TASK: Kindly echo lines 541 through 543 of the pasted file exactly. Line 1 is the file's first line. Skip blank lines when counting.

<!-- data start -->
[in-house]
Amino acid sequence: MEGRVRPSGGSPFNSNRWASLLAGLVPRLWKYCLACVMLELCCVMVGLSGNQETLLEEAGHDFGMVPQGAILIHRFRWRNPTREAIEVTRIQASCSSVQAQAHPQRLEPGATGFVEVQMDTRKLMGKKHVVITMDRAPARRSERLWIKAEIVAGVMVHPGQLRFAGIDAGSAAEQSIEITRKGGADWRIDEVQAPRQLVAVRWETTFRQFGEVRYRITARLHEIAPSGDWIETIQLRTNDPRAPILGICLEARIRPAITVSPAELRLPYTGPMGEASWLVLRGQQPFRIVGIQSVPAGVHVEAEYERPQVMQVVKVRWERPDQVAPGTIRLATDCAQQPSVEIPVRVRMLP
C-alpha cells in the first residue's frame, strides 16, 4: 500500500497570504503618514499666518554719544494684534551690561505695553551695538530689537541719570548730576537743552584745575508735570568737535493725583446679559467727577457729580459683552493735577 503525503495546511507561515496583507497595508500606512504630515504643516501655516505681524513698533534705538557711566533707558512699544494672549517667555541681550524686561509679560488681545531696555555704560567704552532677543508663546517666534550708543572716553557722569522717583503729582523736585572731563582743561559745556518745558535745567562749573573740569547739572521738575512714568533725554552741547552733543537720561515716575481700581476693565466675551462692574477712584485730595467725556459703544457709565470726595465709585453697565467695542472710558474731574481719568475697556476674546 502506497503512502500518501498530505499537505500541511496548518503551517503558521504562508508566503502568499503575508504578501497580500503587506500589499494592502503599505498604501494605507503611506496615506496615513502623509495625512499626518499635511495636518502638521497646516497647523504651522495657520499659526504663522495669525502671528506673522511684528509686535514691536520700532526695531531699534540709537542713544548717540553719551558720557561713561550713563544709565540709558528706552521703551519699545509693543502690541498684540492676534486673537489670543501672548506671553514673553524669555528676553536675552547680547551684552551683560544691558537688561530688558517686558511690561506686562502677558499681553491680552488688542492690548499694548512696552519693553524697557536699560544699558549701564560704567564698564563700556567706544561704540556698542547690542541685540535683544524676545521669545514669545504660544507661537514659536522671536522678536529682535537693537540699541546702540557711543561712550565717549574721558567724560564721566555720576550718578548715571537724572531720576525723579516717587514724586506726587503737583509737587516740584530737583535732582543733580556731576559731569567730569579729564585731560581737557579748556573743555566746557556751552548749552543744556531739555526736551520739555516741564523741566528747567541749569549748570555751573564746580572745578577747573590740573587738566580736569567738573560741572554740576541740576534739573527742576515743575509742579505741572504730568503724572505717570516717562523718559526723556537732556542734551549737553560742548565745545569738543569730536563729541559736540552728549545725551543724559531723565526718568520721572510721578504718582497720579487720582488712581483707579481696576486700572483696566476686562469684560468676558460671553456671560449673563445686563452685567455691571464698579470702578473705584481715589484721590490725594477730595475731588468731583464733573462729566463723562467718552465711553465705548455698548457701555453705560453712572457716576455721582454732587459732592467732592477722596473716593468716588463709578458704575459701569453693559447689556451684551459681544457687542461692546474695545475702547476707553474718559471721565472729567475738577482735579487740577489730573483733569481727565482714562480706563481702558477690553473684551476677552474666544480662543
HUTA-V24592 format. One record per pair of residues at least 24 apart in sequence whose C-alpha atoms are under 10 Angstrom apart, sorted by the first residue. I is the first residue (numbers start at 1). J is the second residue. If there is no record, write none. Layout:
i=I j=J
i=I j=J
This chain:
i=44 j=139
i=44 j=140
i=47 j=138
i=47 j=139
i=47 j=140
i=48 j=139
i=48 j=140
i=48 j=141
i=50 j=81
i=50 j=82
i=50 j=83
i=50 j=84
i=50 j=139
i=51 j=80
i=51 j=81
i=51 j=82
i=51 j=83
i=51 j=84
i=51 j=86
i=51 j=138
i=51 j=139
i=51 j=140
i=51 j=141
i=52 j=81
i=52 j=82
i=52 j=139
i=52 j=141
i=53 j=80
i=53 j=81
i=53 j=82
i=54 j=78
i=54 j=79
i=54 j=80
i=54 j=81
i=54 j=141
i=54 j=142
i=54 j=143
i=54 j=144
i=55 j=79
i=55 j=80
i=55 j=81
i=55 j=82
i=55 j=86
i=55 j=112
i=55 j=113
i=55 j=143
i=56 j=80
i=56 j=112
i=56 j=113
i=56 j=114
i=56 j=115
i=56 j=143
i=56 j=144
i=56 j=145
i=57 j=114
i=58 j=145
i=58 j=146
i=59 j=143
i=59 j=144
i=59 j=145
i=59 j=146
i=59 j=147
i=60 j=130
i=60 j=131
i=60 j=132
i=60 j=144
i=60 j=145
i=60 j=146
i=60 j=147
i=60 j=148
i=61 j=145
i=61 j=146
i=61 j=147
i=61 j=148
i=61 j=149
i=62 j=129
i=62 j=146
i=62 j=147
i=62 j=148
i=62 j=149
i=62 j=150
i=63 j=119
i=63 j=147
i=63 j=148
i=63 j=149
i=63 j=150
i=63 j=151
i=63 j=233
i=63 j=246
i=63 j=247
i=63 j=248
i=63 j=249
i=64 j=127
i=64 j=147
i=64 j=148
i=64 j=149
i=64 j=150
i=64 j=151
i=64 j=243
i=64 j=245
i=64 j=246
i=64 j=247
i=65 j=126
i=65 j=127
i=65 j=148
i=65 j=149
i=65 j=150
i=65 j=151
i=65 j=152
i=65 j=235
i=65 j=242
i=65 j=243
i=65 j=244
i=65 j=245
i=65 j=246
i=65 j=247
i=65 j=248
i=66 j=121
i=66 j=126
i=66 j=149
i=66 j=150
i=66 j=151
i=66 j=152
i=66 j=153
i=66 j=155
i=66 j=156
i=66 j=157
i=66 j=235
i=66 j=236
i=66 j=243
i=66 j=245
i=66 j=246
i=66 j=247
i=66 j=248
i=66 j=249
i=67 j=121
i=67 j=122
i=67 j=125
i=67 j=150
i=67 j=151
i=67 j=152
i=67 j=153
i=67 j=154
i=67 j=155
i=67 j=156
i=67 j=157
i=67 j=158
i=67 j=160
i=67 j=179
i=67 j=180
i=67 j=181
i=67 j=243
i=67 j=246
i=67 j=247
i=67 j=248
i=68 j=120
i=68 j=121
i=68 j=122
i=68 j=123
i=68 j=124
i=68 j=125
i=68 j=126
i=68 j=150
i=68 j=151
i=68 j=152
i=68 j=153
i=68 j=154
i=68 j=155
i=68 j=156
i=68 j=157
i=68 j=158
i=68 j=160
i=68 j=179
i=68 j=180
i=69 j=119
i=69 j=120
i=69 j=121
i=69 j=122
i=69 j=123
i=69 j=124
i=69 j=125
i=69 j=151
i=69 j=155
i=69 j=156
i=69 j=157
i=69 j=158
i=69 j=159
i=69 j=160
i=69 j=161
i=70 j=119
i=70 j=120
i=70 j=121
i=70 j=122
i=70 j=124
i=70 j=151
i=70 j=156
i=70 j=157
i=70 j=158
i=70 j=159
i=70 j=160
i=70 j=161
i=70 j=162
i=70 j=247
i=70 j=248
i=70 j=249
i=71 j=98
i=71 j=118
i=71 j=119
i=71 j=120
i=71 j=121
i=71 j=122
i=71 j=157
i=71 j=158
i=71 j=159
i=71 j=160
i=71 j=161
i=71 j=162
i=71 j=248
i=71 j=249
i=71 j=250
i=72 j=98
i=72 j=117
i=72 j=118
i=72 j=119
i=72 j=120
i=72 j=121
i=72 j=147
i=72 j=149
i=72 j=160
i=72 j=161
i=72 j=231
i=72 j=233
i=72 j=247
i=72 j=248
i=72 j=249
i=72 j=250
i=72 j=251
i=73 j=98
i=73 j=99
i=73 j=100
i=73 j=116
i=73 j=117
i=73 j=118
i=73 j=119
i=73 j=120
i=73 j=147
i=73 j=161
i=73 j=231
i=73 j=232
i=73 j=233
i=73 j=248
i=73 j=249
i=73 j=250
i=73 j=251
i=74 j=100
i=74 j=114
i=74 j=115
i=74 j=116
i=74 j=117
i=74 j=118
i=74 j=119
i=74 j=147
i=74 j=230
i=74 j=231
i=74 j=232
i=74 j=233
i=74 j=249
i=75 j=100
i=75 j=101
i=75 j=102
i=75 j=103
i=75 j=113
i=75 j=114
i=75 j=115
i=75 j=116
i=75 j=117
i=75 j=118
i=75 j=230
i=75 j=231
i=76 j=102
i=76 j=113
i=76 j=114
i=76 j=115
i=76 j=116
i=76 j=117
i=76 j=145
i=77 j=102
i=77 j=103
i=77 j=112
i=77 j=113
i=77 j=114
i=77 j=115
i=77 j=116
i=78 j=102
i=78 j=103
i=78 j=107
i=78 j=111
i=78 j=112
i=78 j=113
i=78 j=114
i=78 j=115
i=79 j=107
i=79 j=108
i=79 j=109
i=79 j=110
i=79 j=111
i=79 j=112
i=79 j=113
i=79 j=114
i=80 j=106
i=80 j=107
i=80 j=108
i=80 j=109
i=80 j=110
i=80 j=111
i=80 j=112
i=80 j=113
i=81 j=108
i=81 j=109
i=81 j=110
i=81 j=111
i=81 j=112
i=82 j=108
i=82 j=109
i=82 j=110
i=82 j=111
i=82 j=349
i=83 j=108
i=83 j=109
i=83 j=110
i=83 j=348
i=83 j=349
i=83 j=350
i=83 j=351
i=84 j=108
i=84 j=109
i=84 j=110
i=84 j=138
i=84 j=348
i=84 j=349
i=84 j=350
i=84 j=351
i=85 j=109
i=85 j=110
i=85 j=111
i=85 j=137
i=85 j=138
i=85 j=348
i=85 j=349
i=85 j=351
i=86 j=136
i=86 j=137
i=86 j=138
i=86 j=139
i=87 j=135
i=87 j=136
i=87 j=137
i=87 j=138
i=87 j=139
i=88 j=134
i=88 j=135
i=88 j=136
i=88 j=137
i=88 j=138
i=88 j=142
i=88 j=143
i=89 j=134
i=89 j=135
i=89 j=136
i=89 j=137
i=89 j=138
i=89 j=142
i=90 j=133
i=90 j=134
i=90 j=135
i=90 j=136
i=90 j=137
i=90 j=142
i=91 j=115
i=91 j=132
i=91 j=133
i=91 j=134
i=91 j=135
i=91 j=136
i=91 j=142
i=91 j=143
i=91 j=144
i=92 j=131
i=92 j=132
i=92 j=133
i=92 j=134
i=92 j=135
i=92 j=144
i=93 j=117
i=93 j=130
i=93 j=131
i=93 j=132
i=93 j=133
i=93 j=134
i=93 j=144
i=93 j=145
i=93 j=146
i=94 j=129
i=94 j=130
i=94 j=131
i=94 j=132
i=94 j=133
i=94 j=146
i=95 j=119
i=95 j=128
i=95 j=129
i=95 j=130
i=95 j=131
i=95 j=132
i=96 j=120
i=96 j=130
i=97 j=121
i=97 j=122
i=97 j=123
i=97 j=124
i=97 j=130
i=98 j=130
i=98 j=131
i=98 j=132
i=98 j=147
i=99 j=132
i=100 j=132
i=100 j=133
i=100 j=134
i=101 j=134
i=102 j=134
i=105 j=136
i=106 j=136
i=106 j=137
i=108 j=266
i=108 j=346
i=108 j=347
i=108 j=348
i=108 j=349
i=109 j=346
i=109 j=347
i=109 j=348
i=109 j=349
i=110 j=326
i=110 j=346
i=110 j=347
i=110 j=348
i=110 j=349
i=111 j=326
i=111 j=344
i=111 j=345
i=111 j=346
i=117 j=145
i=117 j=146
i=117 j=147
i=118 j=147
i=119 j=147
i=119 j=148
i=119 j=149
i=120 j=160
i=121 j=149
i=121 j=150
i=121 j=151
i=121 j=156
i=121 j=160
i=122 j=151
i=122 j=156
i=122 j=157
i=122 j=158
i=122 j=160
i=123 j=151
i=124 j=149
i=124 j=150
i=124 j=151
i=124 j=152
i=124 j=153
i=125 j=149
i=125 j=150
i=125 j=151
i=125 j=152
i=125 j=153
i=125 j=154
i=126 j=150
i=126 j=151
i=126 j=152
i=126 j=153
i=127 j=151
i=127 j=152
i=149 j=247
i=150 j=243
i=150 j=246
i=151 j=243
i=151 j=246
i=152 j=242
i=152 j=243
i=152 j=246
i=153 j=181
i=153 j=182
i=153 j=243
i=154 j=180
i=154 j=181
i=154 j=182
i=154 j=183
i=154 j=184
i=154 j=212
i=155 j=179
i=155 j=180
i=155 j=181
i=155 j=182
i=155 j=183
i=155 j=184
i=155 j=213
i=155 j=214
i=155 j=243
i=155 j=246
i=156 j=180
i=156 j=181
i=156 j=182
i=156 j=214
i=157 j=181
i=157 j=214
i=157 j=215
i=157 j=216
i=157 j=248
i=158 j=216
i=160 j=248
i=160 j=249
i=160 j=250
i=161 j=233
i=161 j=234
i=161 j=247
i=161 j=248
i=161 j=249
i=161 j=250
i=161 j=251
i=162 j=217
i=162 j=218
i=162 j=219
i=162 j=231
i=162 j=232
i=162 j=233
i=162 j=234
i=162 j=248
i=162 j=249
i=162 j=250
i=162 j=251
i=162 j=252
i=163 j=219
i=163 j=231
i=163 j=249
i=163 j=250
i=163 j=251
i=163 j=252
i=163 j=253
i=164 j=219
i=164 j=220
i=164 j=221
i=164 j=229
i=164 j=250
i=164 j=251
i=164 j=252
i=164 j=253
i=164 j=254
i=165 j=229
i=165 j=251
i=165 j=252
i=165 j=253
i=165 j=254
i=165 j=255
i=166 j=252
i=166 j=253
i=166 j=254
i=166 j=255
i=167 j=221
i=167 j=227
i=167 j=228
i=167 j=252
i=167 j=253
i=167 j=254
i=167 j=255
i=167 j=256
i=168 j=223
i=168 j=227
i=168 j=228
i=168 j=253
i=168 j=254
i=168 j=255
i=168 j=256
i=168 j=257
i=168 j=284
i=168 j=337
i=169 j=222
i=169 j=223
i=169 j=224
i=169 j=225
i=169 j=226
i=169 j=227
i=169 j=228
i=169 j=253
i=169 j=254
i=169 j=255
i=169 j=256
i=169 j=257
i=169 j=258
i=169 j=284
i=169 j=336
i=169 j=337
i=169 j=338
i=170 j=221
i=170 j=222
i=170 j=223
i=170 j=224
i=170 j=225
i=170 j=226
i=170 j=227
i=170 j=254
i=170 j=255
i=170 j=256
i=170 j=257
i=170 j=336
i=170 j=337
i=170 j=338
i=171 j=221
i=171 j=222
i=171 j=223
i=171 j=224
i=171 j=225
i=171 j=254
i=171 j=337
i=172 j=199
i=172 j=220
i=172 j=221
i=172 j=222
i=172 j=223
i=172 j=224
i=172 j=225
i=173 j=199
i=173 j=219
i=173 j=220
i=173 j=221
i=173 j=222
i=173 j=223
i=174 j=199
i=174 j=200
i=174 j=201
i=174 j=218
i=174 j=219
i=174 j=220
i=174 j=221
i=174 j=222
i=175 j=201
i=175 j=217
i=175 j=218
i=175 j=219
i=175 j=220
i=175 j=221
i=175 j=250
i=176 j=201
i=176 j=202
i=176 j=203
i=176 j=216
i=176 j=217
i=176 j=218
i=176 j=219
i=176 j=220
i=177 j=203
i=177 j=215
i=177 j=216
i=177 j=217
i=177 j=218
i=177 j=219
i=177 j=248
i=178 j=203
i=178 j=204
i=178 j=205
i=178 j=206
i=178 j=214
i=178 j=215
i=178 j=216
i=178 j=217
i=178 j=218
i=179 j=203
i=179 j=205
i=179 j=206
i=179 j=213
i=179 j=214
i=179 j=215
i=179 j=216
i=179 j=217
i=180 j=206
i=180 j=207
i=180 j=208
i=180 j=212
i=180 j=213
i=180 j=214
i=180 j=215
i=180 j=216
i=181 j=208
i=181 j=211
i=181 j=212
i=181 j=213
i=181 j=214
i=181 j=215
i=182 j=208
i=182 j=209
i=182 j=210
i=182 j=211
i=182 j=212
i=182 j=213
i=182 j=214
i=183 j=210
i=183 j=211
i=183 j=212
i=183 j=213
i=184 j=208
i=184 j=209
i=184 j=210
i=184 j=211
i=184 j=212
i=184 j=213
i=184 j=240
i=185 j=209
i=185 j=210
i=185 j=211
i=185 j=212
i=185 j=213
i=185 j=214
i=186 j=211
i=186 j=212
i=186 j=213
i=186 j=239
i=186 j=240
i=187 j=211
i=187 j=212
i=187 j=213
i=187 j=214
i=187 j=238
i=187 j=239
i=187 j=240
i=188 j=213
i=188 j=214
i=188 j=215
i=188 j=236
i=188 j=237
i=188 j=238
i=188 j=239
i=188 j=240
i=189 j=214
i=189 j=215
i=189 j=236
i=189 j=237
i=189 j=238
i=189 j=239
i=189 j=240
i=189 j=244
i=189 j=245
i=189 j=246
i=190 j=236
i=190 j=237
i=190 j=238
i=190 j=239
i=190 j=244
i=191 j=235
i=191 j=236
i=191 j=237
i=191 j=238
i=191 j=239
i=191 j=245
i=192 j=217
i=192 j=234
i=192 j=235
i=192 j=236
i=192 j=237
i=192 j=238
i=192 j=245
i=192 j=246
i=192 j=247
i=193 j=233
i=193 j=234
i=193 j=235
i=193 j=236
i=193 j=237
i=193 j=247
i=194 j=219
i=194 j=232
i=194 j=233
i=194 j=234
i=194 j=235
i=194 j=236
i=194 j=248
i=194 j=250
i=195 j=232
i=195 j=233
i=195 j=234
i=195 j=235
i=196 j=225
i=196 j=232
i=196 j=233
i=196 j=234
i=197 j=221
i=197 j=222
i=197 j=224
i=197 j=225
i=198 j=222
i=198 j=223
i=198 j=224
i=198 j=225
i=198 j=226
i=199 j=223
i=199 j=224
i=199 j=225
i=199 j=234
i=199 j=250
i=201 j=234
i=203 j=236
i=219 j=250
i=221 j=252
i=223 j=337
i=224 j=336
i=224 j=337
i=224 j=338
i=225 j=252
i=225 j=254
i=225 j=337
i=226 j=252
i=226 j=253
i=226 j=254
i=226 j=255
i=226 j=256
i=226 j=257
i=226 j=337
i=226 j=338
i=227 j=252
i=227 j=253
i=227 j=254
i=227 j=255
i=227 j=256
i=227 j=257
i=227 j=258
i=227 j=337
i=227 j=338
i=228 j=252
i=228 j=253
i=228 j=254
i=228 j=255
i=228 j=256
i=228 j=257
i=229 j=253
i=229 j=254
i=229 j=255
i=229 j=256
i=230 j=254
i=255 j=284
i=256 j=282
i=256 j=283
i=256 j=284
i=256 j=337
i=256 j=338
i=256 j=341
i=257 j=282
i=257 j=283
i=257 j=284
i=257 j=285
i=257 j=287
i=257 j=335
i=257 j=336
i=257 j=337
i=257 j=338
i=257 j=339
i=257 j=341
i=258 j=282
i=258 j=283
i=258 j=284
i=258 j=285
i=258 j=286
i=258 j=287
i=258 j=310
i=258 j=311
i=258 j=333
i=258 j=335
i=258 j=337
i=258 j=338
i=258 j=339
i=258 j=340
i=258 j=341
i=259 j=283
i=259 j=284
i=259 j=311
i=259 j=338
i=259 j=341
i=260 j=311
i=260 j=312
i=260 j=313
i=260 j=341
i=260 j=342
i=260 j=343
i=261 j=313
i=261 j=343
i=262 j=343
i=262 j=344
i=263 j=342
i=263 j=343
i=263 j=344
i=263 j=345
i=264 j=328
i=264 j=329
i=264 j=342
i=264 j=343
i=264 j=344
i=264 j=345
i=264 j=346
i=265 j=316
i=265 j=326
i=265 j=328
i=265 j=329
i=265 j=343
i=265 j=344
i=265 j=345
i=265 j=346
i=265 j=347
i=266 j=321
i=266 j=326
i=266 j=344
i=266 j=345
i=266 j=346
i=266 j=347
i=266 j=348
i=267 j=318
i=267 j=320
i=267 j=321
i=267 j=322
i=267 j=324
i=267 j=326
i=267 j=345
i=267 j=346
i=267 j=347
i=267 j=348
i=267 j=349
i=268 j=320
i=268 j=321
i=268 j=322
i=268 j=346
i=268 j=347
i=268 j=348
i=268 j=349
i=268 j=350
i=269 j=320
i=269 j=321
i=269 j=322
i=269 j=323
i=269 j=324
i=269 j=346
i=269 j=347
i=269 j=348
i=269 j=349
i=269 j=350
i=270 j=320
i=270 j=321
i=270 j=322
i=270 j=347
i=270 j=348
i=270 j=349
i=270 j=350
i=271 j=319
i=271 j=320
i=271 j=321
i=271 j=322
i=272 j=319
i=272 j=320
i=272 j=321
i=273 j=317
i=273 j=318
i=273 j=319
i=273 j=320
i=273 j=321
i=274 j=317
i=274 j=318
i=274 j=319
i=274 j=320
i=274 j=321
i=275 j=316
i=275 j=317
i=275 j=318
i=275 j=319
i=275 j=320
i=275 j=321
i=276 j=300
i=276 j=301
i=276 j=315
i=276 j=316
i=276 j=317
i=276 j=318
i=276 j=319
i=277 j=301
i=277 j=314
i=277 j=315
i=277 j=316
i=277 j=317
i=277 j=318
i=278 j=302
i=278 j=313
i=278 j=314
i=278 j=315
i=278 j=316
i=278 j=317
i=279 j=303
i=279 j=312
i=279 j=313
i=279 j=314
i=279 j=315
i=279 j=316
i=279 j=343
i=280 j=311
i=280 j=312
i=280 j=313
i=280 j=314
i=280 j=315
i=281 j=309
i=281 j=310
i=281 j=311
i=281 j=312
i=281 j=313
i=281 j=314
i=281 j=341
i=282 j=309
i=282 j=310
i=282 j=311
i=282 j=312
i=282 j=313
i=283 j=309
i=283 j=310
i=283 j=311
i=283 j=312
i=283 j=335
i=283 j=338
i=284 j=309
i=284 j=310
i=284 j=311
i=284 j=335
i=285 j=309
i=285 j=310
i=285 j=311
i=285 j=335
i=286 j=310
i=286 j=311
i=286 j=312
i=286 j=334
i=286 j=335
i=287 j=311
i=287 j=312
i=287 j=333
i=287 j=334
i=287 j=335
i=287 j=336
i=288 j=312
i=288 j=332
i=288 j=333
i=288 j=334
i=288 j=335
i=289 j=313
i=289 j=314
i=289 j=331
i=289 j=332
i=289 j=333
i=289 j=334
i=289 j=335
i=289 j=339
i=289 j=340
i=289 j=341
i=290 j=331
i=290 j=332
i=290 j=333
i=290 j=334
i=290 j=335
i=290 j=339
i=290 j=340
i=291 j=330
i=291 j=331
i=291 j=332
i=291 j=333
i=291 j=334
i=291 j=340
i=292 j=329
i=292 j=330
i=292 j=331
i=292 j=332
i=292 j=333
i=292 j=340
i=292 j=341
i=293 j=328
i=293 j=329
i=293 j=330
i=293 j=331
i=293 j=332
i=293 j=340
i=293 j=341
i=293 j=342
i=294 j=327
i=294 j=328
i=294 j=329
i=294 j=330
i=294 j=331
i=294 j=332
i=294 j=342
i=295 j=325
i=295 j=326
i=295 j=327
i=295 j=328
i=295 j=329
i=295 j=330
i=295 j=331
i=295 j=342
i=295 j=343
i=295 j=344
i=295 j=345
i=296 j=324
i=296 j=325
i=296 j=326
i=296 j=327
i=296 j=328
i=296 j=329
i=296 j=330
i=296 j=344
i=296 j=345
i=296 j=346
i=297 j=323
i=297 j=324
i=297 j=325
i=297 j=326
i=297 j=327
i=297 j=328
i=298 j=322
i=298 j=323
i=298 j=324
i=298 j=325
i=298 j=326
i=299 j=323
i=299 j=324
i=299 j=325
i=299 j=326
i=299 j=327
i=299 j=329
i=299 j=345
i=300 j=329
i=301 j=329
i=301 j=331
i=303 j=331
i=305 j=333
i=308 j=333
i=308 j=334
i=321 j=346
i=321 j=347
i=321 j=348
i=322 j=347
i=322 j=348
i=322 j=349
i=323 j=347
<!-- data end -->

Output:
i=161 j=250
i=161 j=251
i=162 j=217